Though the early Gnostics were driven underground, they continued; and there have been other esoteric schools through the centuries embodying elements of Gnostic thinking—the Manicheans, Cathars, Alchemists, Kabbalists, Rosicrucians, and Theosophists. Many of these have also been attacked as heretical by the Christians, perhaps none more actively and viciously than the Cathars, who were active in the twelfth and thirteenth centuries in Southern France and who were persecuted and burned en masse during the Inquisition. Our modern understanding of the Gnostics had been largely written by the dominant religions, the winning side in this ongoing struggle. The Gnostics are still often vilified and discredited as siding with the Devil and being anarchistic.

In the latter part of the nineteenth century and early part of the twentieth century, the new field of psychology was making inroads into the inner mental and emotional realms using scientific discipline. These scientific inquiries into the human mind and spirit directly challenged the authority of the religions in these areas. Carl Jung was beginning to drift away from Sigmund Freud’s perspective of the unconscious mind and was beginning to explore ideas about a collective unconscious with spiritual qualities. He had, over time, come to see the psyche as a fertile ground for healing and even spiritual awareness. Jung started to view the human experience as more than a mind and body experience but a larger happening that included a soul requiring special care and development. In a way this larger idea made Jung a kind of mystical priest as well as an empirical scientist. Early on in his explorations, Jung was searching for other traditions that would support his growing understanding. He was aware of the limited research that was available on the early Gnostics and could see the similarities to his own understanding of the mind and spirit.

Starting in 1913 at the age of thirty-eight, Jung began experiencing a very troubling “confrontation with the unconscious.” He started seeing visions and hearing voices in his home. He described his experience as being “menaced by a psychosis” and even wondered if he was having a schizophrenic break. At the same time, with his interest in the unconscious, he knew these psychic experiences were important. So he determined to record his experiences. He conducted an ongoing experiment on his own mind that would last for years. He practiced inducing hallucinations, or, in his words, “active imaginations,” which were a voluntary confrontation with his unconscious.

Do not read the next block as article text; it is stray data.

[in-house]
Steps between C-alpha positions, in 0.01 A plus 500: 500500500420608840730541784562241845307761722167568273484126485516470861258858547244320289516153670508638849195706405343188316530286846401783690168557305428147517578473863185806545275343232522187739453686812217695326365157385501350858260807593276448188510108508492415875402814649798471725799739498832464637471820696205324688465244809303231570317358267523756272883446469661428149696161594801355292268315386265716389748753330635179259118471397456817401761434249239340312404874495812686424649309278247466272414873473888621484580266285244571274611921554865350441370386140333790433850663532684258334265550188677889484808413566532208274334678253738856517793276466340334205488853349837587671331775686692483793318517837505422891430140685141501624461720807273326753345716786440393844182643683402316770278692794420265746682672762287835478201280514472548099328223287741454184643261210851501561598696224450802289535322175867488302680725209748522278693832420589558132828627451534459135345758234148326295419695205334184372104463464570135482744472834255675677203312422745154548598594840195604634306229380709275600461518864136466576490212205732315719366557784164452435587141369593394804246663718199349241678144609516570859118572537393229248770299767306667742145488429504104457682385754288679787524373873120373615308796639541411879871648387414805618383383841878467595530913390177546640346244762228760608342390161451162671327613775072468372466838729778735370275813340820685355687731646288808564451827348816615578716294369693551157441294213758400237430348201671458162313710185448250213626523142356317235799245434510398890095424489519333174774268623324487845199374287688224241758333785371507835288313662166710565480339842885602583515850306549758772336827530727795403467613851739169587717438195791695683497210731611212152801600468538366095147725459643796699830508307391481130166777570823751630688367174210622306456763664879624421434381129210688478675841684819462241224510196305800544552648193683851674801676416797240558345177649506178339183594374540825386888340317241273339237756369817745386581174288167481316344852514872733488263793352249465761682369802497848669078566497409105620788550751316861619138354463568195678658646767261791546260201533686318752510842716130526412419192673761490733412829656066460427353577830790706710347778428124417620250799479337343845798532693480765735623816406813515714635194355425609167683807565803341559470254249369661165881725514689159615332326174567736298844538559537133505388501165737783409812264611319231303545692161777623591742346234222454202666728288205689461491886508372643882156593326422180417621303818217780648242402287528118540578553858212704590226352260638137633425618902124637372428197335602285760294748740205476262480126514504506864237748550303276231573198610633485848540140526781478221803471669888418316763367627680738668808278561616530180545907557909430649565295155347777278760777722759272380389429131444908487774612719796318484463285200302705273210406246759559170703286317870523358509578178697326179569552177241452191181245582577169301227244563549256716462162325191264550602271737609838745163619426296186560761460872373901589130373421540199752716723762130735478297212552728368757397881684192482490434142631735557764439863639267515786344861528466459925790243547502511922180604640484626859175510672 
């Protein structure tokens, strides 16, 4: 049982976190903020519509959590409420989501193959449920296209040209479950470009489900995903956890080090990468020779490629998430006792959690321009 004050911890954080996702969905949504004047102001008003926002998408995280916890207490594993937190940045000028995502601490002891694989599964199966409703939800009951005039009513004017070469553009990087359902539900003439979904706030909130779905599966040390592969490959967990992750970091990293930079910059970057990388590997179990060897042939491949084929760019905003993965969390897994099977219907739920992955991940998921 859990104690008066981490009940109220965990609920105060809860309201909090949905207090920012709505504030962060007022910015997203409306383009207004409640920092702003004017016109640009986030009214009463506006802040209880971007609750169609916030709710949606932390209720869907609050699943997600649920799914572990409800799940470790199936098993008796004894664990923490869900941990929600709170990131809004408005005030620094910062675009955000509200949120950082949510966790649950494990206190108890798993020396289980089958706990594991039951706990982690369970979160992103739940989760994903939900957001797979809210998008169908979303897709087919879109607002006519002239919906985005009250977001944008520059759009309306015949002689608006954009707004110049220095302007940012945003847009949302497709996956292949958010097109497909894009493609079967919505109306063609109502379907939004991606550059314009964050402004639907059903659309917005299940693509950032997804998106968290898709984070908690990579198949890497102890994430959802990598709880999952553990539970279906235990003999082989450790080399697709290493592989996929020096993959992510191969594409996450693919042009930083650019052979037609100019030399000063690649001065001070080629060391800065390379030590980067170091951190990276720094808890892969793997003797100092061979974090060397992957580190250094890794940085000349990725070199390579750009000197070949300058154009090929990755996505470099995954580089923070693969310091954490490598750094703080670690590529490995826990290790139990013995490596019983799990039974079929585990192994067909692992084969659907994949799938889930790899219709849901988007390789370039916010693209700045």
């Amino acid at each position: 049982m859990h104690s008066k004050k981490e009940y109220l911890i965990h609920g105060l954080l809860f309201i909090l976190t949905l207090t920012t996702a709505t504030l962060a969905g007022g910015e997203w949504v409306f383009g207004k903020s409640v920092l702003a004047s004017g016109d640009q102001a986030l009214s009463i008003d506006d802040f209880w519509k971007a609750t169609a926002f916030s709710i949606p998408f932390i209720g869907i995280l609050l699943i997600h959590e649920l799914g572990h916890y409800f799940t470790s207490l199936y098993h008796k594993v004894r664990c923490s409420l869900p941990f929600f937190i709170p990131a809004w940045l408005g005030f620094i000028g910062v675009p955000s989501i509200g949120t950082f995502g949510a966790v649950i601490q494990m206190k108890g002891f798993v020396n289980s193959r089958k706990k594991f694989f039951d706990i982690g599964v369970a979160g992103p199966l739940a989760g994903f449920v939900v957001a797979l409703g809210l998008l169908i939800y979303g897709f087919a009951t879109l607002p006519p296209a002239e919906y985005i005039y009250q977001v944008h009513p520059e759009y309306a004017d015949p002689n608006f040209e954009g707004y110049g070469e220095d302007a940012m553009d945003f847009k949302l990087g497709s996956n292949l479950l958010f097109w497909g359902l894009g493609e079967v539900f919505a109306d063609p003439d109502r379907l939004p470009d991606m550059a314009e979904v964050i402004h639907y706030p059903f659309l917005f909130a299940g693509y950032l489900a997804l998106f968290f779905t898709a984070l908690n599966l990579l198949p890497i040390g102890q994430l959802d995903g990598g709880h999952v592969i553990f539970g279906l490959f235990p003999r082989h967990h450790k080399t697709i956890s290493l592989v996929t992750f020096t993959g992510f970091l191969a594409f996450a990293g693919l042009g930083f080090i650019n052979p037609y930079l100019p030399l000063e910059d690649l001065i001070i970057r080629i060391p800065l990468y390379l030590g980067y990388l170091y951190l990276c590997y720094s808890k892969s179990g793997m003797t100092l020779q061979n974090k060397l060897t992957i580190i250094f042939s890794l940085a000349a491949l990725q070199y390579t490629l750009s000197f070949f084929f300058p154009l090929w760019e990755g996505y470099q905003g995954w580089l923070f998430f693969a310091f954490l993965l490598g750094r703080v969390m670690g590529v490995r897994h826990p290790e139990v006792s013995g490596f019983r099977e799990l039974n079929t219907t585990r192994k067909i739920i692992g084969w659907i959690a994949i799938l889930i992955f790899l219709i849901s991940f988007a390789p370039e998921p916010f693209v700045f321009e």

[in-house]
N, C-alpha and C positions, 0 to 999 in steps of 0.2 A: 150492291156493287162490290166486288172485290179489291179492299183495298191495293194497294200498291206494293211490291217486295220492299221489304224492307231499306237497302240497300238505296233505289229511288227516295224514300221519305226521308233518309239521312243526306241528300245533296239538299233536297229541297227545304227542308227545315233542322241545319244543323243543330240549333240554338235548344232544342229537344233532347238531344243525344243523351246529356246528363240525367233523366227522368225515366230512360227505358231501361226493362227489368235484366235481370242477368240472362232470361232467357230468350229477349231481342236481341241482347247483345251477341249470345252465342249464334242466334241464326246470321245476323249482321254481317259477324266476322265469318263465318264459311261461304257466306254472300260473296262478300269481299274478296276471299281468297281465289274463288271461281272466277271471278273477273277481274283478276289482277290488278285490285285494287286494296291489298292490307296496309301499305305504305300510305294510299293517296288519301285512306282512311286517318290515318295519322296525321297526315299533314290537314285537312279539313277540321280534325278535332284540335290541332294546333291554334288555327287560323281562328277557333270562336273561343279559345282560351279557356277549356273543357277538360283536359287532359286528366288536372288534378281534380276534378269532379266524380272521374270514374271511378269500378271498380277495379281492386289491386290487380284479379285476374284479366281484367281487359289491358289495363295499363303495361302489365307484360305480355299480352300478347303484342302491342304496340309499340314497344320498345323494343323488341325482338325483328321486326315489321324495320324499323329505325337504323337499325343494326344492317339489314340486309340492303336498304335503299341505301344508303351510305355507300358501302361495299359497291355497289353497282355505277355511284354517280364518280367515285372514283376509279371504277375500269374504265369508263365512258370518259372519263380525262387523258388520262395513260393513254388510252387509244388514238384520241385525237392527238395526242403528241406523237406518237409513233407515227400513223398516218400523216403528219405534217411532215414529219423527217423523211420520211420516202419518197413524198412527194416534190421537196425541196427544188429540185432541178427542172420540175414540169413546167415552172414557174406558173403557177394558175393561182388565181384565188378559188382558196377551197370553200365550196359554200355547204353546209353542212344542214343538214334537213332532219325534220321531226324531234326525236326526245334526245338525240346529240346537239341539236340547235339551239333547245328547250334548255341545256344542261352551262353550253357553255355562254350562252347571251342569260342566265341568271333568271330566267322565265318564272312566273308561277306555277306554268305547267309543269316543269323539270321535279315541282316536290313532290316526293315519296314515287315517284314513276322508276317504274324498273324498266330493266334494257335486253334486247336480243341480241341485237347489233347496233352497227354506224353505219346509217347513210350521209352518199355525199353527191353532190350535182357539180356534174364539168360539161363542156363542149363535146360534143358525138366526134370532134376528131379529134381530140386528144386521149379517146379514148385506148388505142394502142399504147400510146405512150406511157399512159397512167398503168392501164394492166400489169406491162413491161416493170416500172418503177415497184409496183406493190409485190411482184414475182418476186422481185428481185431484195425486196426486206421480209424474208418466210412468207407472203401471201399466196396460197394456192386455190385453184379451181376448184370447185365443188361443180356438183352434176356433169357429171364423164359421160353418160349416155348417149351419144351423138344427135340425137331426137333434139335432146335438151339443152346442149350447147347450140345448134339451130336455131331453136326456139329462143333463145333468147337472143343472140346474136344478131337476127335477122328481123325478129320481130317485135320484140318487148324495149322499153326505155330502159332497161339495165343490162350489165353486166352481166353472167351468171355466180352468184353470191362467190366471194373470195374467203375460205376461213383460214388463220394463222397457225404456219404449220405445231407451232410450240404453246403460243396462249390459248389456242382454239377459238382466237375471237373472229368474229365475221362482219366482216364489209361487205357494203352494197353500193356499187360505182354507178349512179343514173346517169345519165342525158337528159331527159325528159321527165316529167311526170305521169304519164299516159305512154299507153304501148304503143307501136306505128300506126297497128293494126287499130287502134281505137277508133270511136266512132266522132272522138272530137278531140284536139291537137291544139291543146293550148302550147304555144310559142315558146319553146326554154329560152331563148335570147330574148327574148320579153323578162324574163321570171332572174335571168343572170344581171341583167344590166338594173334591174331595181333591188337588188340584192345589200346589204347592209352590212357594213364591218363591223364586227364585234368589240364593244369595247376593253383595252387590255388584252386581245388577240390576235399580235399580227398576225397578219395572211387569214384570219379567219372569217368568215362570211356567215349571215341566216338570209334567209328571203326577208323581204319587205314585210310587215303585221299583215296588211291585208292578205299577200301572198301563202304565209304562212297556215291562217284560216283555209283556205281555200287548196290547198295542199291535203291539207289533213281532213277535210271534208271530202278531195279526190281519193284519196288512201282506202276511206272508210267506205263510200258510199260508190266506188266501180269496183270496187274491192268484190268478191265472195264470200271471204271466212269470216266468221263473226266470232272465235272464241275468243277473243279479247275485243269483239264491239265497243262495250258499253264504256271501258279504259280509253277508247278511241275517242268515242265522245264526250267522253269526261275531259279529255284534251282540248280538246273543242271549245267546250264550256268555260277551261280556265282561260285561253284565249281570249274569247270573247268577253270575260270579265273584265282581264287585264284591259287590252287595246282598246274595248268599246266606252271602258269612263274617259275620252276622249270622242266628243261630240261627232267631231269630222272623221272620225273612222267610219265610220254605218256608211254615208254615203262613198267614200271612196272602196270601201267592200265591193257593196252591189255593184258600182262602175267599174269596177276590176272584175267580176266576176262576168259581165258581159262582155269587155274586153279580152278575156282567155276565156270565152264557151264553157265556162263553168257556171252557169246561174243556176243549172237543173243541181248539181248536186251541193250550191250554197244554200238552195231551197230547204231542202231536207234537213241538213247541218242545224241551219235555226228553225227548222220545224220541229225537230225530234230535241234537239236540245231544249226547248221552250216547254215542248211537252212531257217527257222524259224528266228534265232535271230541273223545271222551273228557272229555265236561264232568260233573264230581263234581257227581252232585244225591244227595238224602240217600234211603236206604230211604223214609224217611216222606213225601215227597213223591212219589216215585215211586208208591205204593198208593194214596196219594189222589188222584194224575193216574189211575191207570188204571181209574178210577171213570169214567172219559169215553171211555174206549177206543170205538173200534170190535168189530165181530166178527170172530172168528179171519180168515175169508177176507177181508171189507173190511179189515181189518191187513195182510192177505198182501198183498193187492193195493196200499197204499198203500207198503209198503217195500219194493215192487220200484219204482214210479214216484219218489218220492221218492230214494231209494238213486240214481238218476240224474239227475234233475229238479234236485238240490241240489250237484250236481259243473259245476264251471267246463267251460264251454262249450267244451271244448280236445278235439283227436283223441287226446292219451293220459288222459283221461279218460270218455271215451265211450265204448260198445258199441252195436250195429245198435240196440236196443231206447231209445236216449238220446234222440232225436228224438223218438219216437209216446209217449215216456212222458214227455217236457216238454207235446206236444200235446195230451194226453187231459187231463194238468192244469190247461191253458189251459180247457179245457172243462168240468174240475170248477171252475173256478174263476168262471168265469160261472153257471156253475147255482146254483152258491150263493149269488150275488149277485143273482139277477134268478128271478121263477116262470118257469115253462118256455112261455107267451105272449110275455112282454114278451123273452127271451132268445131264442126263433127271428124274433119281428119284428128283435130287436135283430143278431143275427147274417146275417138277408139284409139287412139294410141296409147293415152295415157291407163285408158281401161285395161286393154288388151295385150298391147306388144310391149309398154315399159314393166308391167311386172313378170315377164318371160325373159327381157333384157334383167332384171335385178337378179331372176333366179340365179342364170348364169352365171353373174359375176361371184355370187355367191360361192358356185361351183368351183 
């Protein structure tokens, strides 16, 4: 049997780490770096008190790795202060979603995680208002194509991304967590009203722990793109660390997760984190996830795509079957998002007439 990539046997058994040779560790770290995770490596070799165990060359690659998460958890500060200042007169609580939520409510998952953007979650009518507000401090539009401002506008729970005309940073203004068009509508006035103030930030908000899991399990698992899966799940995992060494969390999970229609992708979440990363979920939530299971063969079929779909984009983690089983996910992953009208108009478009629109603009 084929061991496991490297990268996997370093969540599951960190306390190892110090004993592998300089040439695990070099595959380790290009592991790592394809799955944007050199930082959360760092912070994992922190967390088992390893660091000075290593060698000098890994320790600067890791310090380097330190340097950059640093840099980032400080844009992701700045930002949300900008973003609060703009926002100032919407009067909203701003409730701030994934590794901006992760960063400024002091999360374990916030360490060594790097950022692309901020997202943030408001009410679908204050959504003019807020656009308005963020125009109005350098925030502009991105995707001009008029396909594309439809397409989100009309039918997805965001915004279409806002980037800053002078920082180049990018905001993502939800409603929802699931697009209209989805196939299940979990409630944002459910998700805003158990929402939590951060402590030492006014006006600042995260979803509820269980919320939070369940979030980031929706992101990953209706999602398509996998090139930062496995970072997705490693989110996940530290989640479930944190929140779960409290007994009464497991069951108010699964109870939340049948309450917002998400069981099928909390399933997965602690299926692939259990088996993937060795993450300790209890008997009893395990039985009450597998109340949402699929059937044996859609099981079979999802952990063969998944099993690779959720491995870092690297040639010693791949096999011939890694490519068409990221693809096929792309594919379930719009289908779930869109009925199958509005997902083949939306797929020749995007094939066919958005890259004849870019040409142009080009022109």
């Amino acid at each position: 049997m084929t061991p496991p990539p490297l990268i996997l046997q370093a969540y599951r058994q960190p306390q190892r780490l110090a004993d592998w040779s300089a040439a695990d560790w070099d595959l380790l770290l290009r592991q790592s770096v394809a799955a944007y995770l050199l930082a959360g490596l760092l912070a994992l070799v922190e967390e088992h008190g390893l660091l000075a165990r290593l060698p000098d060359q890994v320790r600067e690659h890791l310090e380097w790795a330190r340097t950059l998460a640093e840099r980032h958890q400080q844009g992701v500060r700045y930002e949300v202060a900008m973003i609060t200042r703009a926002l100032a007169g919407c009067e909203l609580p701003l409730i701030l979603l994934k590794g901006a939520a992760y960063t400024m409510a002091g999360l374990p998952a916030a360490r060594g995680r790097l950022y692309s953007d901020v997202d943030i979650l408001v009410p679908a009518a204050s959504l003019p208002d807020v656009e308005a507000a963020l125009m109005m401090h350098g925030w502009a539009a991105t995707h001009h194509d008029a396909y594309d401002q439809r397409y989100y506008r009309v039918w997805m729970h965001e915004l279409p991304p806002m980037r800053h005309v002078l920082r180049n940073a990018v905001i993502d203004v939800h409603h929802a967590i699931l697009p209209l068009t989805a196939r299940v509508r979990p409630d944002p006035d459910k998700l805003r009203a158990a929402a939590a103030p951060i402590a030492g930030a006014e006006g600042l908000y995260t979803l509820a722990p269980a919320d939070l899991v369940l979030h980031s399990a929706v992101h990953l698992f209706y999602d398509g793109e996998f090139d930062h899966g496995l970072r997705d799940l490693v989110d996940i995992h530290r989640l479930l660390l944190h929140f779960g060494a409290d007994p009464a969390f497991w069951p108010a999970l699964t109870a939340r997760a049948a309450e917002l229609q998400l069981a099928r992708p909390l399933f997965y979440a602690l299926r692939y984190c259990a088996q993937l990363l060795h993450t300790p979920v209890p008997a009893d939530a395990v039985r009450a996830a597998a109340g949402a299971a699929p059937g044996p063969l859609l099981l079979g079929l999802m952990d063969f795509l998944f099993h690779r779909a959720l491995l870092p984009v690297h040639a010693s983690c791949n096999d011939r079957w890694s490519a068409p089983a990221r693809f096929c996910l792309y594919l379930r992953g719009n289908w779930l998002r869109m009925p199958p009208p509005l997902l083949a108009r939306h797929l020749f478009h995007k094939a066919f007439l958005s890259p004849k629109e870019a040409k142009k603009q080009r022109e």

He wrote and extensively illustrated his experiences in a journal that would later be called the Red Book. Later in his life, Jung had this to say about his Red Book:

“The years… when I pursued the inner images were the most important time of my life. Everything else is to be derived from this. It began at that time, and the later details hardly matter anymore. My entire life consisted in elaborating what had burst forth from the unconscious and flooded me like an enigmatic stream and threatened to break me. That was the stuff and material for more than only one life. Everything later was merely the outer classification, scientific elaboration, and the integration into life. But the numinous beginning, which contained everything, was then.”

His journey into his subconscious had striking parallels to the experiences of direct encounters with the divine that were in the Gnostic literature. Jung had an ongoing interest in Gnosticism from at least 1912, when he wrote enthusiastically about the topic in a letter to Freud. During and after his encounter with the unconscious, he found further support in Gnosticism and also in alchemy, which he saw as a continuation of Gnostic thought, and, of which, more source material was available. In his study of the Gnostics, Jung collaborated with GRS Mead, an influential member of the Theosophical Society and made use of Mead’s writings on Gnosticism.